Our local library is stuffed full of great children’s books - literature has really come on a lot since The Famous Five.

We’ve noticed some books are particularly suited to being read out at bedtime, whilst for others it makes no real difference who does the reading or when they are read.

With some, the writing allows the grown up to unleash their inner thespian, perhaps emoting like crazy or putting on an accent, but definitely adding something to the mix. With others, the story might have been a touch too full on for the younger audience, but with the grown up present it provides a buffer, and an explanation on tap for certain difficult questions.

From personal experience, the biggest surprise was how I, as the narrator, got more out of some of the books which I had read for myself many years ago. In particular, the bedtime reading of Ender’s Game, which I had enjoyed hugely first time round, stumbled to a halt for a while as I reached the ending, struggling to hold back the tears.

For our younger audience, the best bedtime story so far by far has been How To Train Your Dragon, and for the elder audience, Ender’s Game.

… and not a cucumber sandwich in sight.

  • How To Train Your Dragon by Cressida Cowell.

Whilst the film was nice, the book is fantastic. It is part of a series of 9 (so far), and the audience has been gripped throughout. An early decision we made right back when starting to read out the first book was to use a welsh accent for the dragons, inspired by Idris the dragon from the TV series Ivor the Engine. As the narrator, using the welsh accent you can rrreally let rrrip on the drrragons’ words, all the way from the whining, babyish voices to the big, scary, deeper, older voices. Tested on a 7yo.

  • Jeremy Thatcher, Dragon Hatcher by Bruce Coville.

Not too long. Touches all the childhood themes. And has a dragon in it. What’s not to like? The book builds up to a emotional climax that left the audience in tears. Great stuff. (wikipedia). Tested on a 7yo.

  • The Little Grey Men by BB

Quite an old book with 2nd world war England in the far background, there’s lots going on. Really atmospheric descriptions of the wildlife and the rhythms and the mysticisms of the countryside. Nature red in tooth and claw. And ancient/sprightly gnomes, toy boats, stoats, weirs, talking owls and squirrels. Occasional duff notes, but the audience did not notice. Tested on a 8yo.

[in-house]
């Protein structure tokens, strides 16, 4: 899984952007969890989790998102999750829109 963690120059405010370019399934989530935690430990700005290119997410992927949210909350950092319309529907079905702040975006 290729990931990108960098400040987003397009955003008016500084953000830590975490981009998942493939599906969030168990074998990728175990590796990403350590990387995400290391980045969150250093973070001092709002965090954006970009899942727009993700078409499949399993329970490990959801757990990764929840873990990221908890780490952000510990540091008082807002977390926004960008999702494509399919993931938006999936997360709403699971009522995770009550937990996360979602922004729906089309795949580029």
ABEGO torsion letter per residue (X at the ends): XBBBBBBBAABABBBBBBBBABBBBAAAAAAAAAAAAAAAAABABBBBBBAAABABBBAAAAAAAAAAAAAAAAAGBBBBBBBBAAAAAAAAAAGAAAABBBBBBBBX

• Ender’s Game by Orson Scott Card

A really good, award-winning scifi book for grown ups. The lead character is a young boy (9yo?) thrust into a serious, grown up situation. This is not simply a Boy’s Own Adventure story. Yes, there are aliens, lasers, weightless combat skills, and a big show down, but also sadistic fraternal bullying, death, the ends justify the means, politics, loneliness, sacrifice, and guilt. With a grown up riding escort on the story, i.e. reading it out loud, perhaps filtering out certain fruity phrases, we both found this an exciting and hugely affecting novel. Tested on a 11yo and 8yo.

  • Airborn by Kenneth Oppel

Steam-punk airships, pirates, flying monkeys, storms, lowly-cabin-boy-has-to-save-the-world, feisty-female-friend-of-cabin-boy. This book has got the lot. Tested on a 9yo.

  • The Dragons of Ordinary Farm by Tad Williams

Very matter of fact. There’s a farm. Turns out it has dragons. Whatever. Interesting slant on what was a big theme-of-the-year (i.e. dragons). Tested on a 9yo.

  • Mortal Engines by Philip Reeve

A full-on fantastical world. Very steampunk. Cities rove about, hunting for recources. The books were hoovered up the second they were published. Tested on a 9yo and a 12yo.